A brief history of bans in CS:GO

A rule change now allows banned players to participate in Counter-Strike: Global Offensive tournaments once more. From 23rd March, CS:GO players that had received VAC bans over two years ago, can once again participate in featured ESL and ESEA tournaments. This does not include players involved in match-fixing; for example the iBUYPOWER team who threw their match for $10,000 (£8,017) in 2014 are still banned for life.

According to a 2016 report by the Esports Integrity Coalition (ESIC), cheating to win remains a key risk for esports events, followed closely by Denial-of-Service (DDos) attacks and match-fixing. The ESIC recommendation is to create a uniformity of sanctions between game publishers and tournament promoters so that participants fully understand the risk and repercussions. 

Let’s take a look at the top three recent high profile CS:GO bans.

Credit: hltv.org

Alexander ‘s1mple’ Kostylev
Alexander ‘s1mple’ Kostylev received a ESL ban for using cheats in 2013. Moreover, he participated in qualifications for EMS One Katowice 2014 during the ban period. The organisers found out about it and disqualified the team, adding two years to s1mple’s ban.

During this period, however, he continued to play for teams including HellRaisers and FlipSid3 Tactics in various tournaments. When the ban expired, he joined Team Liquid and offically returned to the professional scene. 

Credit: hltv.org

Mikhail ‘Dosia’ Stolyarov
During The World Championships 2016, in a match between France and Kazakhstan, Evgeniy ‘zLex’ Kim was substituted by Mikhail ‘Dosia’ Stolyarov. The Kazakhstan side won the game 3:2, but due to the rule breaking had to forfeit their place to France in the LAN finals.

As a result, the Kazakhstan team were excluded from the tournament for one year and the players involved were banned from E-frag events for two years. Moreover, Gambit Esports themselves fined the players for one third of their monthly salary, which was then donated to charity.

This is what Gambit Esports had to say: “Gambit Esports could not leave the incident unattended as it involved three members of Gambit CS:GO. First of all, we would like to apologize to the organisers of the tournament, the French national team and the fans of the Kazakhstan national team. Such actions violate competitive integrity and cannot be performed by professional players.”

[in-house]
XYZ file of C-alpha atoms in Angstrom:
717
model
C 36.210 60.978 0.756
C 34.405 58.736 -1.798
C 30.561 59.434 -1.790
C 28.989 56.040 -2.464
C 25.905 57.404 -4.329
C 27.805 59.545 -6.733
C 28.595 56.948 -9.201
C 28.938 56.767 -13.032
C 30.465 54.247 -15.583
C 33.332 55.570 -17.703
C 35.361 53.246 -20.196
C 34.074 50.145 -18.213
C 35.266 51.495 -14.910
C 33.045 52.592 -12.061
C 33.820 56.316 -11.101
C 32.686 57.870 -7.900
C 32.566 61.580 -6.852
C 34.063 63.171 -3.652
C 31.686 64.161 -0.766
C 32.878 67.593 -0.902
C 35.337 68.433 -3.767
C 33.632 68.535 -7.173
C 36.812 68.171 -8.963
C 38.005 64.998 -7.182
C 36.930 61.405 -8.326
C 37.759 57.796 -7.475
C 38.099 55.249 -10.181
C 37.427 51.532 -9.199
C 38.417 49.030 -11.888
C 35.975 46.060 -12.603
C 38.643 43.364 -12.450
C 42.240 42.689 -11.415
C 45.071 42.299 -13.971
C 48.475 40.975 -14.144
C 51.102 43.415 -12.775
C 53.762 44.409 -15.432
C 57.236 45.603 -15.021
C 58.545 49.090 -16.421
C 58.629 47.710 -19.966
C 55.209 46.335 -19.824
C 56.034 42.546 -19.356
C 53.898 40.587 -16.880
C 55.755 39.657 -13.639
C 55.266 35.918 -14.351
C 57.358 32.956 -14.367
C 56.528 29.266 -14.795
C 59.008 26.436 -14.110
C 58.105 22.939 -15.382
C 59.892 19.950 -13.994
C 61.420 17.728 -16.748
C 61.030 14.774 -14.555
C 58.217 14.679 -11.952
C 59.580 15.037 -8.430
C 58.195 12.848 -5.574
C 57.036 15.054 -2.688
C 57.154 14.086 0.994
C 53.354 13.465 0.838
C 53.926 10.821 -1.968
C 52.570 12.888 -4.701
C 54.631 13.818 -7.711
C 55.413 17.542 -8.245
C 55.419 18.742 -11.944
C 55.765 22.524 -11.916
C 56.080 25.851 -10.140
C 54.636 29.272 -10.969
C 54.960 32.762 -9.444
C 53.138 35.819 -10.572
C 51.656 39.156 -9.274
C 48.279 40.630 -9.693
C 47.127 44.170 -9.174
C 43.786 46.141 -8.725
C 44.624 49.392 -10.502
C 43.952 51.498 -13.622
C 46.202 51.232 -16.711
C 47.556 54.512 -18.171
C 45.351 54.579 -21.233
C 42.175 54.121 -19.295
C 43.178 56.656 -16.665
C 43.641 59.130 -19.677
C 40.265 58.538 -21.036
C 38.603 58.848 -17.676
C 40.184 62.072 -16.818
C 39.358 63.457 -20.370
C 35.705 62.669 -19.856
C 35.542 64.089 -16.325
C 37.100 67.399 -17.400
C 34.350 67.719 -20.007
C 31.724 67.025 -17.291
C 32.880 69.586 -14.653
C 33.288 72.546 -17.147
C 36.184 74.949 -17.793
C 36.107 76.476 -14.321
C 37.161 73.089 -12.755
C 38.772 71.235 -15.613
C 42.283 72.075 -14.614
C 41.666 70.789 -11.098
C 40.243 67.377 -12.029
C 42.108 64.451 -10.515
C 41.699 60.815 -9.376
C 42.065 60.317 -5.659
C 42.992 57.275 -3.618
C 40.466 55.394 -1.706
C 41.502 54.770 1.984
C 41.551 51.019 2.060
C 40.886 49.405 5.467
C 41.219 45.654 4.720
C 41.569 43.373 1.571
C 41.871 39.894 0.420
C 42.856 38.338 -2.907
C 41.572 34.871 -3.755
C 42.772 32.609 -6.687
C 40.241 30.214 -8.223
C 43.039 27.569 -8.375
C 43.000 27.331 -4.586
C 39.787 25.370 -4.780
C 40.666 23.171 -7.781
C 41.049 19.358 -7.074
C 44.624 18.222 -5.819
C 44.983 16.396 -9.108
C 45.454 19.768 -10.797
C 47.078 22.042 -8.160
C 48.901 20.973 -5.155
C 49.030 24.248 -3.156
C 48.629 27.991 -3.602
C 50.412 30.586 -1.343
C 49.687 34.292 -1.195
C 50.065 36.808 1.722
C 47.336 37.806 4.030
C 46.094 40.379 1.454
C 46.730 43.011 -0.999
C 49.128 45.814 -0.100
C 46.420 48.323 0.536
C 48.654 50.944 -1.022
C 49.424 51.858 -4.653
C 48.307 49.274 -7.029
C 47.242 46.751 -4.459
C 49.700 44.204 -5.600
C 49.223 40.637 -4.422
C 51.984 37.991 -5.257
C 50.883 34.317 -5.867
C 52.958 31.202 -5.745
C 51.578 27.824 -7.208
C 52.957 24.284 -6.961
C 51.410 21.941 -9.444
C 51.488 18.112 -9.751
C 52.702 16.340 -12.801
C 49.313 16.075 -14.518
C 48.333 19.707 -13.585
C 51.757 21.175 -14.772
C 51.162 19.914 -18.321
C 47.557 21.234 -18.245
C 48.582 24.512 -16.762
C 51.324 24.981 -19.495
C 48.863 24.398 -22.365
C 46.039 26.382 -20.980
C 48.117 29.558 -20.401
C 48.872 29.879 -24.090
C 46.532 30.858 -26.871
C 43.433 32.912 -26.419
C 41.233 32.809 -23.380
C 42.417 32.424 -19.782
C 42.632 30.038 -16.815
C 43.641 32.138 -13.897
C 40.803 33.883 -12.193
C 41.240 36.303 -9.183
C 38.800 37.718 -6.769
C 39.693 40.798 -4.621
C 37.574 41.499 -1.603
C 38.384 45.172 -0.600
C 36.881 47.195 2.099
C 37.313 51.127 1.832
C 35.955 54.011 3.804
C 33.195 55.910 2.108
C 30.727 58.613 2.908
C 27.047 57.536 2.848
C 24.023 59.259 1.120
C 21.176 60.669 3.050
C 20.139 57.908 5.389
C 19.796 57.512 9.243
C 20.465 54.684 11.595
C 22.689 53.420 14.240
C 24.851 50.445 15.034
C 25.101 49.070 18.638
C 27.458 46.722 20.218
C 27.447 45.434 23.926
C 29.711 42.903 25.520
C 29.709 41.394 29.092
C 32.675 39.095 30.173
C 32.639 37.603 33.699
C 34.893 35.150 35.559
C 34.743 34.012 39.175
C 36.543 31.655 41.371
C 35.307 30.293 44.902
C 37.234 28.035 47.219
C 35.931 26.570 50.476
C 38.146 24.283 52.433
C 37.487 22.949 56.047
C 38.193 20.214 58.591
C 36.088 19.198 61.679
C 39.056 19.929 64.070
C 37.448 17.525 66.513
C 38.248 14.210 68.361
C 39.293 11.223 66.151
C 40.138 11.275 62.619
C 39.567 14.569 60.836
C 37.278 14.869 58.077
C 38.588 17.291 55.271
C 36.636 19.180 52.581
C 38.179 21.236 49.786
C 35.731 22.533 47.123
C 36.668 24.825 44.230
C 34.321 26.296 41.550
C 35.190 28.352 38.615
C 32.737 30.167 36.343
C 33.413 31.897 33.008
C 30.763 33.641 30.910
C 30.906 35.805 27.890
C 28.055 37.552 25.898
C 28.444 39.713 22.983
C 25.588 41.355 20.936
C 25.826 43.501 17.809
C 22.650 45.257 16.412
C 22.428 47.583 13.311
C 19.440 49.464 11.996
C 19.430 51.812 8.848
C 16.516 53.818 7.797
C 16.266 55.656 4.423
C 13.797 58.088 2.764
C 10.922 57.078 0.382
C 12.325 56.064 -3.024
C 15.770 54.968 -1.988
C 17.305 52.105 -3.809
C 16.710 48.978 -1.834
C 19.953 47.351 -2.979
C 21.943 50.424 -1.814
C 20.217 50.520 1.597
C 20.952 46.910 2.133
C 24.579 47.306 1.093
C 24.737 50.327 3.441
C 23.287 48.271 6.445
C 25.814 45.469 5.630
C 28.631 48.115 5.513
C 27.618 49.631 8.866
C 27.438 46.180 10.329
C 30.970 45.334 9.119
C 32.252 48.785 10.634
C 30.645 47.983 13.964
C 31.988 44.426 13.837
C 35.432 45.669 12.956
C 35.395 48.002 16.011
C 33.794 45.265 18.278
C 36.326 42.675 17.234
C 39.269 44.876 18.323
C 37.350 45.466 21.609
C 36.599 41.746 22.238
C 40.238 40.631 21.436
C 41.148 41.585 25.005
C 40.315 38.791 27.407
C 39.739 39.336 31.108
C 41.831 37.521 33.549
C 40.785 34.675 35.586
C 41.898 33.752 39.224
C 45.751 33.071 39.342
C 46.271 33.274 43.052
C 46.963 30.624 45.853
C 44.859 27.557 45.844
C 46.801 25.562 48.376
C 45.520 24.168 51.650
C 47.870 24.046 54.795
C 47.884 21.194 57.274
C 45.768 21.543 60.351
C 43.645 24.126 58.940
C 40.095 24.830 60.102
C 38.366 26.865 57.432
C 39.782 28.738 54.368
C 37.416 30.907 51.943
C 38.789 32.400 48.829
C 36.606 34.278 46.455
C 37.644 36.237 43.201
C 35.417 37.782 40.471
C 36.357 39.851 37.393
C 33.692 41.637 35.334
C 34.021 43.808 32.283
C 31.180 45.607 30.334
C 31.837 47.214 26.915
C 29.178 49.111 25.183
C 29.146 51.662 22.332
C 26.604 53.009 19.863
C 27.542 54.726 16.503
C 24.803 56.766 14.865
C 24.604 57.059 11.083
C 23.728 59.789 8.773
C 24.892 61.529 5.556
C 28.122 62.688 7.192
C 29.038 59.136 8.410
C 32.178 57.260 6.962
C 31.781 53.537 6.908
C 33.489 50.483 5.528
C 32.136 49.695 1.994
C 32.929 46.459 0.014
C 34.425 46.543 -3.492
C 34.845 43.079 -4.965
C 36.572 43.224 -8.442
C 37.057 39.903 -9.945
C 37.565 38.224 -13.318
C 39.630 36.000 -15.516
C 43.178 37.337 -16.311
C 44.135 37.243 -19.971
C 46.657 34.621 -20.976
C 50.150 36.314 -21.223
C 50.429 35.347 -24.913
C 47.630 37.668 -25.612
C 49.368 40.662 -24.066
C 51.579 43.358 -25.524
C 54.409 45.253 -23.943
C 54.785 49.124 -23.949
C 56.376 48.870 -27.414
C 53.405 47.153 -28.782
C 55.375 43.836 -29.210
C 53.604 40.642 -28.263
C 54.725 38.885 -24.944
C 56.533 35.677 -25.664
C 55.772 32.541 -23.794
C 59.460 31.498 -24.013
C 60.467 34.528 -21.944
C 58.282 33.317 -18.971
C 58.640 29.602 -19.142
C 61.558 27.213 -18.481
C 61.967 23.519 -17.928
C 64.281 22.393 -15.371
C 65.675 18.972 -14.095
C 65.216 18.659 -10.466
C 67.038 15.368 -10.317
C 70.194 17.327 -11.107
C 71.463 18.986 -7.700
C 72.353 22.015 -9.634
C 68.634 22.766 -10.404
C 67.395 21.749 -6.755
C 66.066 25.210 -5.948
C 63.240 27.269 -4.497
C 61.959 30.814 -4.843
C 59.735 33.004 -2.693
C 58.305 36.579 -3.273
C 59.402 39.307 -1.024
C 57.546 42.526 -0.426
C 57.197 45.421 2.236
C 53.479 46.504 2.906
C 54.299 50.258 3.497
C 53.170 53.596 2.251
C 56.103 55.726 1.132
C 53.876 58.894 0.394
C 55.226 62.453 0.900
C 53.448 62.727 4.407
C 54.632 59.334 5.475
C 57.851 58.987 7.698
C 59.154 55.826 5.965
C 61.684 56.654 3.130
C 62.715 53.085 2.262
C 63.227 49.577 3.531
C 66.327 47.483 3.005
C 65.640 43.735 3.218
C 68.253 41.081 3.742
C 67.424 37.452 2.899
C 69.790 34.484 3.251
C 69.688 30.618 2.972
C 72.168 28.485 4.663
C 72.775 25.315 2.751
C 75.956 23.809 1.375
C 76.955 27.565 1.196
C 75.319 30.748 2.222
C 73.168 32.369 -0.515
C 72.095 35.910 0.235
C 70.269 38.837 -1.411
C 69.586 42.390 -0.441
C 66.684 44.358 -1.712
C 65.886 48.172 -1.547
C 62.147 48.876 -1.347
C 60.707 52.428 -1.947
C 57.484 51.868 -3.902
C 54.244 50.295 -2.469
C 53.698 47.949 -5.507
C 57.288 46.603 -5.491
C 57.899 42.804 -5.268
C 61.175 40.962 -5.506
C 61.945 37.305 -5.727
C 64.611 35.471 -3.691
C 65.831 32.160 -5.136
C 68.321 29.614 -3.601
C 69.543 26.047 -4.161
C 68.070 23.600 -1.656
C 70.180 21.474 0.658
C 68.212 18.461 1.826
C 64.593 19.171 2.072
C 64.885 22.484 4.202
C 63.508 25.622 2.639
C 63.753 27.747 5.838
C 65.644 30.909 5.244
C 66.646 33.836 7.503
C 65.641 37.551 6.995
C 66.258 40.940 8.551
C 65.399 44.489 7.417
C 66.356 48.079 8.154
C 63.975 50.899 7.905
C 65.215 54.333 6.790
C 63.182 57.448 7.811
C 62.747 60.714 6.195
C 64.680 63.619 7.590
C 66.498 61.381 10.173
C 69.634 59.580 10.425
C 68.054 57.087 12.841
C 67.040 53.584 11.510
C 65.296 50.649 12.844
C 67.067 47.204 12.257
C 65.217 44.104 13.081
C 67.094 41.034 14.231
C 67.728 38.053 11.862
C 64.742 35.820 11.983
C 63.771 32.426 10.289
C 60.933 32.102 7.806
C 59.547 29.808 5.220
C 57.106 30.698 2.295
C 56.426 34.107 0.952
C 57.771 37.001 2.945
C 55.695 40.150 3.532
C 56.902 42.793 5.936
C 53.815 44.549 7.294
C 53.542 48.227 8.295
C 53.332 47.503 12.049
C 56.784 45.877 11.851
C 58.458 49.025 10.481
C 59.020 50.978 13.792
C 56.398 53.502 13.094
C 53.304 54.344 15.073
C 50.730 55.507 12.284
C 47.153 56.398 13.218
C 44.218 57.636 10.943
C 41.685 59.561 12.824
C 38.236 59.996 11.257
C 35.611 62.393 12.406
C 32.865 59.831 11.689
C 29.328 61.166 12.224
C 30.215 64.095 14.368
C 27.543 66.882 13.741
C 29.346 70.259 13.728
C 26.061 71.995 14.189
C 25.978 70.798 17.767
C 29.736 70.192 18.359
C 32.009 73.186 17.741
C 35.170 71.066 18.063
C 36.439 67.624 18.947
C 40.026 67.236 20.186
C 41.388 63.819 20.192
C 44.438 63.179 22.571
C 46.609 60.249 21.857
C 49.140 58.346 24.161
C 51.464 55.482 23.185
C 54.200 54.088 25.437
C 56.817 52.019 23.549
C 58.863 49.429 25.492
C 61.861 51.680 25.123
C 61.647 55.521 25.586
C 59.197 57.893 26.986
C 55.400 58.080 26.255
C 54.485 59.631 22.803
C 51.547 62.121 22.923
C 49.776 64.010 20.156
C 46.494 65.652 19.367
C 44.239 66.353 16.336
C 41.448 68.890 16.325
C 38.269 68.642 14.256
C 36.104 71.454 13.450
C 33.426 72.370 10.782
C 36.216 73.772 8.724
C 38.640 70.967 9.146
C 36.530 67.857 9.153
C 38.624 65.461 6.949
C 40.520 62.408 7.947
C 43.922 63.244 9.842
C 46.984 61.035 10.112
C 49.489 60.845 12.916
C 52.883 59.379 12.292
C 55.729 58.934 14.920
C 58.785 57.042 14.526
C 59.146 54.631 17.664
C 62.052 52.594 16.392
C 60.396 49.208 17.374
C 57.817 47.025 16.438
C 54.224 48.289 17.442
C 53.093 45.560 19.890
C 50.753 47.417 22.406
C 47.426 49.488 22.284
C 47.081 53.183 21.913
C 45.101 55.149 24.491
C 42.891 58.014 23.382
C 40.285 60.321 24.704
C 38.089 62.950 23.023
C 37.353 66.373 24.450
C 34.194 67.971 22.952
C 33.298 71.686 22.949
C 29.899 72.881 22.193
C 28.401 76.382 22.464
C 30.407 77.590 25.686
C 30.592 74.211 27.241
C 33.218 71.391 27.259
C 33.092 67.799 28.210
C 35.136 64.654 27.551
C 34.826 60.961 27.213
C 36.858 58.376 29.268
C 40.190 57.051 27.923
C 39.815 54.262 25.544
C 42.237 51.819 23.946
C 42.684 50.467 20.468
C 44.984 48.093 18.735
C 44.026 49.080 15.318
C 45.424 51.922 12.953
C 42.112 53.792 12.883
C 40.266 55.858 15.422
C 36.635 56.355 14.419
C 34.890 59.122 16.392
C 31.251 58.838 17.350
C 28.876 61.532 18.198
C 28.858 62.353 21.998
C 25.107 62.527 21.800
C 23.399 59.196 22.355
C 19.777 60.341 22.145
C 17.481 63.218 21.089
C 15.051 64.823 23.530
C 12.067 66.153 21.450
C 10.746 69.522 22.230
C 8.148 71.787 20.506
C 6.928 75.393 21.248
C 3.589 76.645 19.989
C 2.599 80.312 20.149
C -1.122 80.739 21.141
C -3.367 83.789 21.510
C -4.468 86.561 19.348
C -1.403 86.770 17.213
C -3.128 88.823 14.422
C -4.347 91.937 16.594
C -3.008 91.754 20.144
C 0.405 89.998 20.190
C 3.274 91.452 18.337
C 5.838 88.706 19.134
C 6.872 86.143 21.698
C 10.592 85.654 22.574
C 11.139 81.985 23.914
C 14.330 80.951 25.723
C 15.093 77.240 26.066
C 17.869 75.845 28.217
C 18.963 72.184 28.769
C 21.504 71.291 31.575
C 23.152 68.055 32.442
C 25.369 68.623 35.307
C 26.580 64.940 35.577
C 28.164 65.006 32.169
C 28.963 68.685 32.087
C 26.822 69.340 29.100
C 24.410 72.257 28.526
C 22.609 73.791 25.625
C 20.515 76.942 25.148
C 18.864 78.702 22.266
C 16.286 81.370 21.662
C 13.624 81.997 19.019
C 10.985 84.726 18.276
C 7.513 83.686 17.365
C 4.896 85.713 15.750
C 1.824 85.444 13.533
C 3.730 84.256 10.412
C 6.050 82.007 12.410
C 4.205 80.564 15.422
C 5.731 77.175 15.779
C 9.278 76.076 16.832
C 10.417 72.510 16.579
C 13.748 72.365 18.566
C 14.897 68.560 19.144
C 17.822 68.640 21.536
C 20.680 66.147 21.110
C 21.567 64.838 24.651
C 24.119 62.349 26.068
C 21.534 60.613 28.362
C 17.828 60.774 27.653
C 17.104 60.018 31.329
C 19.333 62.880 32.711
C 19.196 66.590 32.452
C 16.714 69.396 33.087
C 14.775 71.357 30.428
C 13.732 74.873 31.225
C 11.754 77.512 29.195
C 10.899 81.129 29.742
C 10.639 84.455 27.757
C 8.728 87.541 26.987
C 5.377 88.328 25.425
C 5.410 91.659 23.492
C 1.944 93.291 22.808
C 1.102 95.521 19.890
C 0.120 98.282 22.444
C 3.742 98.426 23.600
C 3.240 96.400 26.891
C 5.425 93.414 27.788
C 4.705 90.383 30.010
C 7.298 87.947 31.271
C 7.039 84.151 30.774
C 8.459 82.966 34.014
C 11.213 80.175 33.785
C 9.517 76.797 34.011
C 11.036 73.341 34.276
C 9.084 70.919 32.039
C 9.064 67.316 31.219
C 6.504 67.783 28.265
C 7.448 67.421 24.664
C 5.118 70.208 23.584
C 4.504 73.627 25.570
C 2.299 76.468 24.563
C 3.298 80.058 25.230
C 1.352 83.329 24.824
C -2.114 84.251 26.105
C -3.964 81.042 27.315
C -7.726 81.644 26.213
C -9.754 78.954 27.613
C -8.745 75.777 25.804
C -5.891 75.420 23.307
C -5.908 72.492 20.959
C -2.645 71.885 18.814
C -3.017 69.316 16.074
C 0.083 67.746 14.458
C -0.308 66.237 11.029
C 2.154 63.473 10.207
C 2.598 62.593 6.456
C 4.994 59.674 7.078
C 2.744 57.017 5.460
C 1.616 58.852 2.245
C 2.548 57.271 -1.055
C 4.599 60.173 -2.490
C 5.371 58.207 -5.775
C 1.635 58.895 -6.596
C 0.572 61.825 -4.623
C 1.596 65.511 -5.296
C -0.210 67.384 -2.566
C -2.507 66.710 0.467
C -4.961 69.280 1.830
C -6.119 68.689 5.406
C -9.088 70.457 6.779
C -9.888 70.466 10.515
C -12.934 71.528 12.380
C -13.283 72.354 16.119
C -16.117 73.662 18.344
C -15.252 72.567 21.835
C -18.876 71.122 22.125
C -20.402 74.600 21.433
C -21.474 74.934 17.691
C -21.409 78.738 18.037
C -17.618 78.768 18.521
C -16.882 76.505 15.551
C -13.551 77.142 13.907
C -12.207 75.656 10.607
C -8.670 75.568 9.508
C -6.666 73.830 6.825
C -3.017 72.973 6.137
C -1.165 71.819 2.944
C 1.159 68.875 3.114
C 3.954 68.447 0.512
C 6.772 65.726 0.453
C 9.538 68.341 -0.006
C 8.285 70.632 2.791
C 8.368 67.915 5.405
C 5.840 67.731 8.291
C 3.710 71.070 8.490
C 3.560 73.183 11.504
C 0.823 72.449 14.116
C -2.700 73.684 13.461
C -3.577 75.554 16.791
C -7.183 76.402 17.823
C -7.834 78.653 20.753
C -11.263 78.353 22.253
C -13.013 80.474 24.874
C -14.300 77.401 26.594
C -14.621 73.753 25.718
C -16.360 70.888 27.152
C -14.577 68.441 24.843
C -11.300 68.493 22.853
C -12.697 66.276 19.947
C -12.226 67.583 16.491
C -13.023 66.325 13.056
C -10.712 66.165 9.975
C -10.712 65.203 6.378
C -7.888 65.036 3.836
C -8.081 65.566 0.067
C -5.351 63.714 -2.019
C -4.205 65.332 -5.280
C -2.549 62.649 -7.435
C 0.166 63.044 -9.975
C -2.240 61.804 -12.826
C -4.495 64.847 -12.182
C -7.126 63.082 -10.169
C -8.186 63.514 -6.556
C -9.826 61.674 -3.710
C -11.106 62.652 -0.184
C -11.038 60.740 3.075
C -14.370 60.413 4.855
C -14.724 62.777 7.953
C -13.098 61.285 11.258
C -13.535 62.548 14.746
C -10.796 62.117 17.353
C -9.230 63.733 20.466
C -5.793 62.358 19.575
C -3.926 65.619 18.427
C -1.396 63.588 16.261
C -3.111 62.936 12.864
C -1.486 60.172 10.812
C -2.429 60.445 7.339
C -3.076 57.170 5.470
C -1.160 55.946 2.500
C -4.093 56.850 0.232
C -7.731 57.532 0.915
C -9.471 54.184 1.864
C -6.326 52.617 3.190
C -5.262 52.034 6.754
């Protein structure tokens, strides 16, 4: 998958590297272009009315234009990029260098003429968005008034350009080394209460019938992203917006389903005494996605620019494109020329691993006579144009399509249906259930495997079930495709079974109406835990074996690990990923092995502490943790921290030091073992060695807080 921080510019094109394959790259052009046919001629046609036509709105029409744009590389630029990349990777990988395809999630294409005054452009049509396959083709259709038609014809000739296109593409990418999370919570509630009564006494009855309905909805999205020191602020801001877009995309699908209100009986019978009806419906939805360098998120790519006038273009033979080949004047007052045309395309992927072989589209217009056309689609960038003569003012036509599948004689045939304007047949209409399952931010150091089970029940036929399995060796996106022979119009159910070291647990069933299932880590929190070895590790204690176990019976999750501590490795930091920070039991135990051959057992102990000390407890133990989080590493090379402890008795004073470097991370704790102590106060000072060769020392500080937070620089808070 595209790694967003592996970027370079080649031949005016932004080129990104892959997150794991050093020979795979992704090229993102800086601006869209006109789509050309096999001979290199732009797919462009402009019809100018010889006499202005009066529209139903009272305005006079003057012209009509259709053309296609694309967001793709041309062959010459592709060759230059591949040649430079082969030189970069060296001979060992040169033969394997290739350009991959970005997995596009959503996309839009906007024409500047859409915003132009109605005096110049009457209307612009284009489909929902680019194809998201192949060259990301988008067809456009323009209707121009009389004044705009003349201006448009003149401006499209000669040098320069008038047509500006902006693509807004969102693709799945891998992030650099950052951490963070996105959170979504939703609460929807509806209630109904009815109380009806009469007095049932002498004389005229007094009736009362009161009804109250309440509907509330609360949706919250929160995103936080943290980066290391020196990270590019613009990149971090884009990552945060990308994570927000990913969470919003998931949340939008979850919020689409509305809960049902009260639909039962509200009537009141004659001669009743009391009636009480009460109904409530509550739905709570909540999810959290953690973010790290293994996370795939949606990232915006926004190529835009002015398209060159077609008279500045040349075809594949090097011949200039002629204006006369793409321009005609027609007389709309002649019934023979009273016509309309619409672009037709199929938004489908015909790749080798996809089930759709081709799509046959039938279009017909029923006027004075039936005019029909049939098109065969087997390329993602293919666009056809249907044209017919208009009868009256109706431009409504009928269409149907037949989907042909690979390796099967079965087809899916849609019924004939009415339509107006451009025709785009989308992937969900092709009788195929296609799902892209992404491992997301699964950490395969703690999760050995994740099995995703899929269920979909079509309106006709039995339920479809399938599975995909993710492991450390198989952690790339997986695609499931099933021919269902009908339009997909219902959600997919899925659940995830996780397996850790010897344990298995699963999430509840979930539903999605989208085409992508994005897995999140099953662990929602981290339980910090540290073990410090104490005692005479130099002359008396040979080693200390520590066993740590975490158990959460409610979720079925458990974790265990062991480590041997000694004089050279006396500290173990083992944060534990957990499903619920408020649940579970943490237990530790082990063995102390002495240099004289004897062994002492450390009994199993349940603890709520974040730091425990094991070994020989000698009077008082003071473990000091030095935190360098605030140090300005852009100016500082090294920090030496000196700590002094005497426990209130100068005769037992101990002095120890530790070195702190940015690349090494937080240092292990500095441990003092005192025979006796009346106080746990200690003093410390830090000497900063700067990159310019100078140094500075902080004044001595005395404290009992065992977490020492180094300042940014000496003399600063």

Simeon ‘dream3r’ Ganev

Credit: hltv.org

Former BPro Gaming member Simeon ‘dream3r’ Ganev received a ban for using cheats in October 2014, when he played for Gplay.bg. He did not admit his guilt and said that the account was stolen and that he had acquired a new one. However, he was unable to prove this adequately enough for Valve.

The player commented on the situation at the time: “I cannot join my old account, I did not have the CD key or the credit card which was used to purchase the game so I could not retrieve it. So, on September 19, I bought a new one. My team and I would like to apologise to our organisation, to our sponsors and to our fans and followers who are cheering for us in such an embarrassing and awkward situation, even though this is not our fault.”

The team supported Ganev and continued playing in smaller tournaments with the same roster. However, during the European Minor Championship 2016 — Columbus, Ganev was substituted for Nikolay ‘pNshr’ Paunin.

Esports Insider says: During the past year, there have not been as many match-fixing scandals as in the past, which is a good sign for esports as a whole. The hope is that tournament organisers will continue to uphold fair and clear policies in regards to cheating.